Christine (twelve and one-half years old), "the most severely traumatized during her years with her parents[,] remains today in a very delicate situation with a preadoptive family." [Note 19] She expressed fear of her mother, who "hurt her and hit her," and said about her father, "He didn't help me, but he didn't hurt me." [Note 20] Christine would continue to need therapy for some years, but her behavior had become less violent or uncontrolled, and she had improved her school performance and her relationships with her peers and others. She had a strong feeling for her preadoptive parents who were, if anything, too protective toward her. The judge, agreeing with Christine's psychologist, found that "any move back to her family would trigger regression that would be severely damaging to her and to their future." [Note 21]

The mother testified that she and the father were employed. She had not been involved in counseling of any kind or with any "parenting" groups since 1983: she wouldn't know where to find such groups. The judge recalled the many efforts to help these parents which they had rejected.

As indicated, the judge help to his prior disposition regarding all the children.

3. Contentions. On the face of the whole record, there was clear and convincing evidence that the parents were currently unfit to serve the best interests of the children; their consent to future adoption could therefore be dispensed with. See G. L. c. 210, Section 3(c); Petitions of the Dept. of Social Servs. to Dispense with Consent to Adoption, 389 Mass. 793 , 799 (1983). See also Petitions of the Dept. of Social Servs. to Dispense with Consent to Adoption, 20 Mass. App. Ct. 689 , 694-695 (1985) (necessity of current assessment). The judge's findings on these propositions were not plainly wrong and must be respected upon appellate review. See Petition of the New Bedford Child and Family Service to Dispense with Consent to Adoption, 385 Mass. 482 , 488-489 (1982). Cf. Petition of the New England Home for Little Wanderers to Dispense with Consent to Adoption, 367 Mass. 631 , 645 (1975).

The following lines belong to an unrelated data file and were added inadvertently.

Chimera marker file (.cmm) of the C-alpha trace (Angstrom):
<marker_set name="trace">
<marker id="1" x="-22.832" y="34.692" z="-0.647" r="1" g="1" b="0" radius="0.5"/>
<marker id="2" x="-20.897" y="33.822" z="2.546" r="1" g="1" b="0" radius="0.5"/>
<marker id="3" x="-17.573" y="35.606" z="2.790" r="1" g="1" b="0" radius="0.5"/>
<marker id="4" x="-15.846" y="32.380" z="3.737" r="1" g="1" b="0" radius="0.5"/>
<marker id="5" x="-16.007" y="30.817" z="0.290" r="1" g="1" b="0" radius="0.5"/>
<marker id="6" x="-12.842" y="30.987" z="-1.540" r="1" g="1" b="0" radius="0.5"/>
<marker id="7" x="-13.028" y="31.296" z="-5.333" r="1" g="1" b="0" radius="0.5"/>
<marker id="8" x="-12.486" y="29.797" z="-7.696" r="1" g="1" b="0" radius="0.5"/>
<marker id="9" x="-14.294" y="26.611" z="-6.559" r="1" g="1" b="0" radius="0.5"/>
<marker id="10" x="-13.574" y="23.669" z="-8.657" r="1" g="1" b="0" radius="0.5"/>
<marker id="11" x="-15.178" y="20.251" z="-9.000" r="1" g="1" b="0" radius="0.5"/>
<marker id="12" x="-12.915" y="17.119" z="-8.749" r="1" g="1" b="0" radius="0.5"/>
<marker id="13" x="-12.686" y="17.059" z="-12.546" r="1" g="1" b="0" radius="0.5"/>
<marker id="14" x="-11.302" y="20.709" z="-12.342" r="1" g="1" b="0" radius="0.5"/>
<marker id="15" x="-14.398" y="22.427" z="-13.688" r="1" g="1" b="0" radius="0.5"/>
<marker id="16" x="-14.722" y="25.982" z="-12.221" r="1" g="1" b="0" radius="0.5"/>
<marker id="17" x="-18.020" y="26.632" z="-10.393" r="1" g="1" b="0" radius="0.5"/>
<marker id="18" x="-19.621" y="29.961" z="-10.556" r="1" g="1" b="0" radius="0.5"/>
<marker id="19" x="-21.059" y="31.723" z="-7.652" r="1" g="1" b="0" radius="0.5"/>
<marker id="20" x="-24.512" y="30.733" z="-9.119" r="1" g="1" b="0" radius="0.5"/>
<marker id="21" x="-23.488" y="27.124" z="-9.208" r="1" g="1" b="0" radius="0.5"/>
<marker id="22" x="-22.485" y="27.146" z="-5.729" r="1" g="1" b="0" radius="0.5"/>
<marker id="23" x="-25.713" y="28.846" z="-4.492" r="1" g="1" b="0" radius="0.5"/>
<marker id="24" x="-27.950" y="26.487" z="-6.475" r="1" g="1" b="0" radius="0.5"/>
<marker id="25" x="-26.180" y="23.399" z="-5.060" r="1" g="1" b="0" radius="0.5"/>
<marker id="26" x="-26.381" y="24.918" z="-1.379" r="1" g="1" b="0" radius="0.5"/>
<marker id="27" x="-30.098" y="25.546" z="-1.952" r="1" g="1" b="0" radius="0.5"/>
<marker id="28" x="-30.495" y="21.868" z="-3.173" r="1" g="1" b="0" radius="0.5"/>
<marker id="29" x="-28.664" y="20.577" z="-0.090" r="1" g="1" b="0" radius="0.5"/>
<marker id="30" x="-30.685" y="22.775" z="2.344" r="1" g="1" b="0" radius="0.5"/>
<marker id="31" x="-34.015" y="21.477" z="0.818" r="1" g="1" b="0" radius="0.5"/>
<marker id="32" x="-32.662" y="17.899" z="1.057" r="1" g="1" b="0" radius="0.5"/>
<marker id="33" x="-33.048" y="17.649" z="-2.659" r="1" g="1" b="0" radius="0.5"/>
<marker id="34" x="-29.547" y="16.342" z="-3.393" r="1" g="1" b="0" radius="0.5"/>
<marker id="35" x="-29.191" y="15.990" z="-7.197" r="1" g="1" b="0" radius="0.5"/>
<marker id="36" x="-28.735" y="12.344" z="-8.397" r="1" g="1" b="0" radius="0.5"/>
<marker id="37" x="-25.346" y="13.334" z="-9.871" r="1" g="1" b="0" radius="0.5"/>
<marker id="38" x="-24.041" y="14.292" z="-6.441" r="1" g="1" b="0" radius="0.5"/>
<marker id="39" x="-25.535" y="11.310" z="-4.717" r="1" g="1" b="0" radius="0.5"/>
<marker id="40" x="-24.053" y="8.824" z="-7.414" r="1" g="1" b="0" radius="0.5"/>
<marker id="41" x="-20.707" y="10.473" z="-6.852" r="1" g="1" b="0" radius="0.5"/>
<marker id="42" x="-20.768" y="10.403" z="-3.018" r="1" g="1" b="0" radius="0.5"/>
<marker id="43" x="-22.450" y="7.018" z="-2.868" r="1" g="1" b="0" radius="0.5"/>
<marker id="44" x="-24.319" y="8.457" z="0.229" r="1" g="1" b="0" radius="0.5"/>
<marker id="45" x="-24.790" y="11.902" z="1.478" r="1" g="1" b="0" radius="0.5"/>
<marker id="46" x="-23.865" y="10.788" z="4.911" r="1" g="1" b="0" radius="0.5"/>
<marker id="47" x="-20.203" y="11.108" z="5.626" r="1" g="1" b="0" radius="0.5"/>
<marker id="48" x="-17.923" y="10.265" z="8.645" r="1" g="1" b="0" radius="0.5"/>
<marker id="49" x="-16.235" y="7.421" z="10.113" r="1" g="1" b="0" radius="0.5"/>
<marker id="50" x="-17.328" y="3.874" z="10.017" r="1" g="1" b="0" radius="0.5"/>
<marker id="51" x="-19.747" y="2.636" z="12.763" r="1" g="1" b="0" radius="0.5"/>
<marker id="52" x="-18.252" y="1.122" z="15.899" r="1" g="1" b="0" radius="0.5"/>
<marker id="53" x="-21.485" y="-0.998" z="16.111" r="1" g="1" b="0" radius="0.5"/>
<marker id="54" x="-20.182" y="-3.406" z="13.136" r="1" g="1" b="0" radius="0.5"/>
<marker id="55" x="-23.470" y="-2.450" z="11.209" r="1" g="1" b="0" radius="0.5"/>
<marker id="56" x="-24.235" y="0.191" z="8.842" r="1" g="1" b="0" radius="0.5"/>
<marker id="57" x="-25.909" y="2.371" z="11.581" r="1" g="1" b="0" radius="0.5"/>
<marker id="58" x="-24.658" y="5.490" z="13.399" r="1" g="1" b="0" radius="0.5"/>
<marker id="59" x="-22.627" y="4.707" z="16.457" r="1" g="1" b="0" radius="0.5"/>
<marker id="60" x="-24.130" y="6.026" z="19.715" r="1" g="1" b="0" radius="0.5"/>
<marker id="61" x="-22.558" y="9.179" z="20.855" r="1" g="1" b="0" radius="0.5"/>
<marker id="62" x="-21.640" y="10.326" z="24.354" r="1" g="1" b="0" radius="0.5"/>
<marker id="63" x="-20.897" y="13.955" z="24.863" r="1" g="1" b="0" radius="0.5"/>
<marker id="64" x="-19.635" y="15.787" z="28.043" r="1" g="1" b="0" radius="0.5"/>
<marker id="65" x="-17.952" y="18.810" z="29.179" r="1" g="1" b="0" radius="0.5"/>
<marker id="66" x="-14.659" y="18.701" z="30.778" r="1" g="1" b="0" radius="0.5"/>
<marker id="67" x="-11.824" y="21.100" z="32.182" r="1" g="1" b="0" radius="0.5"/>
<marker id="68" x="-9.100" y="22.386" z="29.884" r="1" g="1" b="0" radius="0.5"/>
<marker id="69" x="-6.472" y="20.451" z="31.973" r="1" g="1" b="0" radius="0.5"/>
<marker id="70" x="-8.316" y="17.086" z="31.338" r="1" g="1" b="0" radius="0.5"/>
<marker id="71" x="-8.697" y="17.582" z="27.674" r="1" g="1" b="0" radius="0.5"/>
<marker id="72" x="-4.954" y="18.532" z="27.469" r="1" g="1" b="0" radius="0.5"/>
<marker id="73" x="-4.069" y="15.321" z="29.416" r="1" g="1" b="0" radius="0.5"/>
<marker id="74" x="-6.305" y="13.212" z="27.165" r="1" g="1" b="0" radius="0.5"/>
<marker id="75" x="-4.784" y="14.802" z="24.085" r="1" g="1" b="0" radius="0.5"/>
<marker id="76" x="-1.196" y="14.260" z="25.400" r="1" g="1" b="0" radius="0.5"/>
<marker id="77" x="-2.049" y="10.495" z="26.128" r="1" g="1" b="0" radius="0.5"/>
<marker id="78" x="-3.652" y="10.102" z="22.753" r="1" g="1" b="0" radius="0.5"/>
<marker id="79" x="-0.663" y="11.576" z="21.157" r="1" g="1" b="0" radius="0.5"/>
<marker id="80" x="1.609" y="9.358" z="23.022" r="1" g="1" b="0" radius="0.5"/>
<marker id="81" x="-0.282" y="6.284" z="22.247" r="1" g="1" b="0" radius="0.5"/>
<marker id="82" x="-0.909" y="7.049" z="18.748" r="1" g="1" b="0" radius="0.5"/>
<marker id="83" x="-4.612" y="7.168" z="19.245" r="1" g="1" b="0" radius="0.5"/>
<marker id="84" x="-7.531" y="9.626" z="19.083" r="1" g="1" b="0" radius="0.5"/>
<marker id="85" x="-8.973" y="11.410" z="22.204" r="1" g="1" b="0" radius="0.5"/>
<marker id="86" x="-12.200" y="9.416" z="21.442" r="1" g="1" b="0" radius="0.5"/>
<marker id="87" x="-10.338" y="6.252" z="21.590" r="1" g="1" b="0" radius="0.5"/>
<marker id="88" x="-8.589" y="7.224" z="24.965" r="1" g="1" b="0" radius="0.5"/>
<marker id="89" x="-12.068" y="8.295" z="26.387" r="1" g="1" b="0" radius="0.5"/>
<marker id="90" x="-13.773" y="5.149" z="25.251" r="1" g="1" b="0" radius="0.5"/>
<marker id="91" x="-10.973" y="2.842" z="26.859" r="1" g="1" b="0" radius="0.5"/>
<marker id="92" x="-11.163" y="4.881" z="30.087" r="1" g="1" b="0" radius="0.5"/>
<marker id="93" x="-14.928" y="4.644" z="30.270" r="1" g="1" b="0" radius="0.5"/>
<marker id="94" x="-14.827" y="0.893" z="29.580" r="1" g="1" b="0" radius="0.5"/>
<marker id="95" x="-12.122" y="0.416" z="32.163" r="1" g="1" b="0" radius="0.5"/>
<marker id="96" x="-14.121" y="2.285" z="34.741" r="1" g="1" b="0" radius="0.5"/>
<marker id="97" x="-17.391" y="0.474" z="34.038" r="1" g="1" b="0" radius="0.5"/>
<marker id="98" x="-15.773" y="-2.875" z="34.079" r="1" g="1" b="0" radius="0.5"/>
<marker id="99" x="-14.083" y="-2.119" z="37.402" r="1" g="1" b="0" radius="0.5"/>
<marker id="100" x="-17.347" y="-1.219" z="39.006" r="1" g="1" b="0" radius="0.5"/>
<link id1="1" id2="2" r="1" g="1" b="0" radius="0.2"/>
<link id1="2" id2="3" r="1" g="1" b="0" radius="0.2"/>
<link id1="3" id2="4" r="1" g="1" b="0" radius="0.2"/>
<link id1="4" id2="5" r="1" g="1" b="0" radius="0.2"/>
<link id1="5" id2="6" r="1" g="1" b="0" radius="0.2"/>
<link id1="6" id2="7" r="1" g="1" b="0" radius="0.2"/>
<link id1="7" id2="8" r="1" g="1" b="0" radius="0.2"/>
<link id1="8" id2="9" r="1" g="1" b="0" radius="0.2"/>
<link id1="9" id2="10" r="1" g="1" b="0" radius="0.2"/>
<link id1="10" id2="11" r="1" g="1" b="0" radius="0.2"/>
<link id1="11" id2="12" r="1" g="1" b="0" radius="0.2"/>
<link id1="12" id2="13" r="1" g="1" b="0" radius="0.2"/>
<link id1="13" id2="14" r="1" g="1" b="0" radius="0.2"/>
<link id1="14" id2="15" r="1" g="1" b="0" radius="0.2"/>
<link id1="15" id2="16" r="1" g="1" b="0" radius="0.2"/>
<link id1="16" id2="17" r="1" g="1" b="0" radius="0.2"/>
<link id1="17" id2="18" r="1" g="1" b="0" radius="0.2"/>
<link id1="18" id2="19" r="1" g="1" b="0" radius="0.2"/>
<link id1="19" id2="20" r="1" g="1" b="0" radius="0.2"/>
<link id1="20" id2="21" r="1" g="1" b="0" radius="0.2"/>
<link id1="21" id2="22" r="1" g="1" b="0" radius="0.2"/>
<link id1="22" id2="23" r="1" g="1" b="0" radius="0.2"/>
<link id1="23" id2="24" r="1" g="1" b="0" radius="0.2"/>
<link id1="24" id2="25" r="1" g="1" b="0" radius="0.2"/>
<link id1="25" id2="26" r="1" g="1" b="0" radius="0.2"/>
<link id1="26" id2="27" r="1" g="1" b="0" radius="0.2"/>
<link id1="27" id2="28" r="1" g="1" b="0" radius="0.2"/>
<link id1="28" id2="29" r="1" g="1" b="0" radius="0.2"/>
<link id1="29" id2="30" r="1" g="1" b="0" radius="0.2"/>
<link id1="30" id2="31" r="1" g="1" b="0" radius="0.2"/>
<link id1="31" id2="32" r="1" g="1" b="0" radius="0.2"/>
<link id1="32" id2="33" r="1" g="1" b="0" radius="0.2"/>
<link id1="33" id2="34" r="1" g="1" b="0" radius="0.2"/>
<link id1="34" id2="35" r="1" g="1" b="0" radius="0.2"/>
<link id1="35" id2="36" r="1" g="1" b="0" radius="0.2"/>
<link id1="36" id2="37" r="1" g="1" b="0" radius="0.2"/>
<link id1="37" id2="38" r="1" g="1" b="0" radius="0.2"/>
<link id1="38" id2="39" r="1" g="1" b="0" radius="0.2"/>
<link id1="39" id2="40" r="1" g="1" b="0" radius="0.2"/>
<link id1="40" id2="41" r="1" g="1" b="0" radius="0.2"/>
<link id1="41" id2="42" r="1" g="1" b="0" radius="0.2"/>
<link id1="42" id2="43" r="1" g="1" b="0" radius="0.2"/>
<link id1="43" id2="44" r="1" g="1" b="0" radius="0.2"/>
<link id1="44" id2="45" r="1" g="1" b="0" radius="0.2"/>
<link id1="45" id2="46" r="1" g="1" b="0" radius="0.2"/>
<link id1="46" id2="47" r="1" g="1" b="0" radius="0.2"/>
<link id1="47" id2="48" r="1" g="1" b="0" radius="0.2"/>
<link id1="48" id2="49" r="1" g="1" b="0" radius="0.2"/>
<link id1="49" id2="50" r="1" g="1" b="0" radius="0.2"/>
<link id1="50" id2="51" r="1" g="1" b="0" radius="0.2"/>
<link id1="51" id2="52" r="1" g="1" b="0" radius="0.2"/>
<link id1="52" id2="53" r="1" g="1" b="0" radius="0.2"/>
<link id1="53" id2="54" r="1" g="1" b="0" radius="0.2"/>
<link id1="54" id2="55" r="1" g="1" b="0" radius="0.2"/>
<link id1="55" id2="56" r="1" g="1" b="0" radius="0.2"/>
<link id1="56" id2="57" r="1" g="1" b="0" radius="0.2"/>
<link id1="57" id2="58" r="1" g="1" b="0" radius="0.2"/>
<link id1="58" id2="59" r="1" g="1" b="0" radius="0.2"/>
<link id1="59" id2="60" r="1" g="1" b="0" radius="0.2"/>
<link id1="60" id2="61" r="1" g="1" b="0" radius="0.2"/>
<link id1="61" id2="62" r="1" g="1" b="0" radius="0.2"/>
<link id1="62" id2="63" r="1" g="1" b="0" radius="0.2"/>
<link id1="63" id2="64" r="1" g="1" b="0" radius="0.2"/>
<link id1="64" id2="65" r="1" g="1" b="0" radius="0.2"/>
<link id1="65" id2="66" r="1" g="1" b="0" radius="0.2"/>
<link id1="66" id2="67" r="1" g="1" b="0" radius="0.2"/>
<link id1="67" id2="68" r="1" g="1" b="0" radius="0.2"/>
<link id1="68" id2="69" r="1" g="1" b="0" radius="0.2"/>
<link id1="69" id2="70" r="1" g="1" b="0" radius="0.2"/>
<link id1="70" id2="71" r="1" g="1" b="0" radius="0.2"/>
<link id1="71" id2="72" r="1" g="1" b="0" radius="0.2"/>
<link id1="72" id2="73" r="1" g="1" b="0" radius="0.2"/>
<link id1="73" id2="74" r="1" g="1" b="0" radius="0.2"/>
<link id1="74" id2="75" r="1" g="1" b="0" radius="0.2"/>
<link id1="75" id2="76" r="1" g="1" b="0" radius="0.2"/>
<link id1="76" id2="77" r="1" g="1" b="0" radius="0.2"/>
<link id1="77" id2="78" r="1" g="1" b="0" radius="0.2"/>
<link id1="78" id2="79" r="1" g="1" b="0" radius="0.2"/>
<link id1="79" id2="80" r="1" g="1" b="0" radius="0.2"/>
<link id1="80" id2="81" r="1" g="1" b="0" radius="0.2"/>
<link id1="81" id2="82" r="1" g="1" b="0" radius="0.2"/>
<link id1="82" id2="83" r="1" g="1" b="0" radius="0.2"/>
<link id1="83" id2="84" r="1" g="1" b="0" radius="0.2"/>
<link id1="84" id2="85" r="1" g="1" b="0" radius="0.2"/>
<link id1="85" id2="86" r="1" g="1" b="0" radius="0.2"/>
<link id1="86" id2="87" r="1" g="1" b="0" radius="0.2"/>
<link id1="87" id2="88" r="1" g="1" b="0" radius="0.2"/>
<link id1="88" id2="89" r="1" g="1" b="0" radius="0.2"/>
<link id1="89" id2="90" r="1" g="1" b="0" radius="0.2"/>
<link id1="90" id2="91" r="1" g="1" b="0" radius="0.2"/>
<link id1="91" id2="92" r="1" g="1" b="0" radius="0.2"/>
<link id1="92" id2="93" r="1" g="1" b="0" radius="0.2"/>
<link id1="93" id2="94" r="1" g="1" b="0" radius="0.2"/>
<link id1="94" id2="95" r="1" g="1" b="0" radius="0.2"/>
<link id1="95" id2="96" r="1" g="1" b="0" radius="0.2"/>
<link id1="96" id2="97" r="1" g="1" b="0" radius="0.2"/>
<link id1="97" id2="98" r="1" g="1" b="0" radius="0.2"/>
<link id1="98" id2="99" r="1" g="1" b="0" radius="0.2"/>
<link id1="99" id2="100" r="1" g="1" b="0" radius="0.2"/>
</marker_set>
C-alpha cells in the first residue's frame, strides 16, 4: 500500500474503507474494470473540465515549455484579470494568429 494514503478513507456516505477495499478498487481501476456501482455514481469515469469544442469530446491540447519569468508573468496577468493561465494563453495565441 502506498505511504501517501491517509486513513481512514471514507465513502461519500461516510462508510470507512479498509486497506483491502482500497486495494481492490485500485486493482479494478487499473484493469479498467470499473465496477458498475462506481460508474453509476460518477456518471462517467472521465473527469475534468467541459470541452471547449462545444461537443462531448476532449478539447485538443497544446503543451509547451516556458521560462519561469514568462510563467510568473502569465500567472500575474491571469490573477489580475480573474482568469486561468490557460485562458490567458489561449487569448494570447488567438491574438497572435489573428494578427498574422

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(a) Question of presumption. It is argued, however, that the judge mistakenly relied on the "presumption" part of G. L. c. 210, Section 3 (c). This was a presumption that where a child had been in the care of the Department for more than one year, its best interest would be served by a judgment dispensing with the need for parents' consent to adoption. The presumption had been held unconstitutional in Petitions of the Dept. of Social Servs. to Dispense with Consent to Adoption, 389 Mass. at 802-803. It is true that the judge referred to the presumption in two paragraphs of his rulings of law of October, 1983, but he went on, "[n]otwithstanding the above," that is, apart from the presumption, to make the rulings on parental unfitness and children's best interests. We observe that if the judge had actually based his decision on the presumption, there would have been no need for the renewed hearing in 1985 which, incidentally, resulted in findings that did not refer to any presumption. In our opinion, finally, the record supports the necessary conclusions without any crutch of presumption.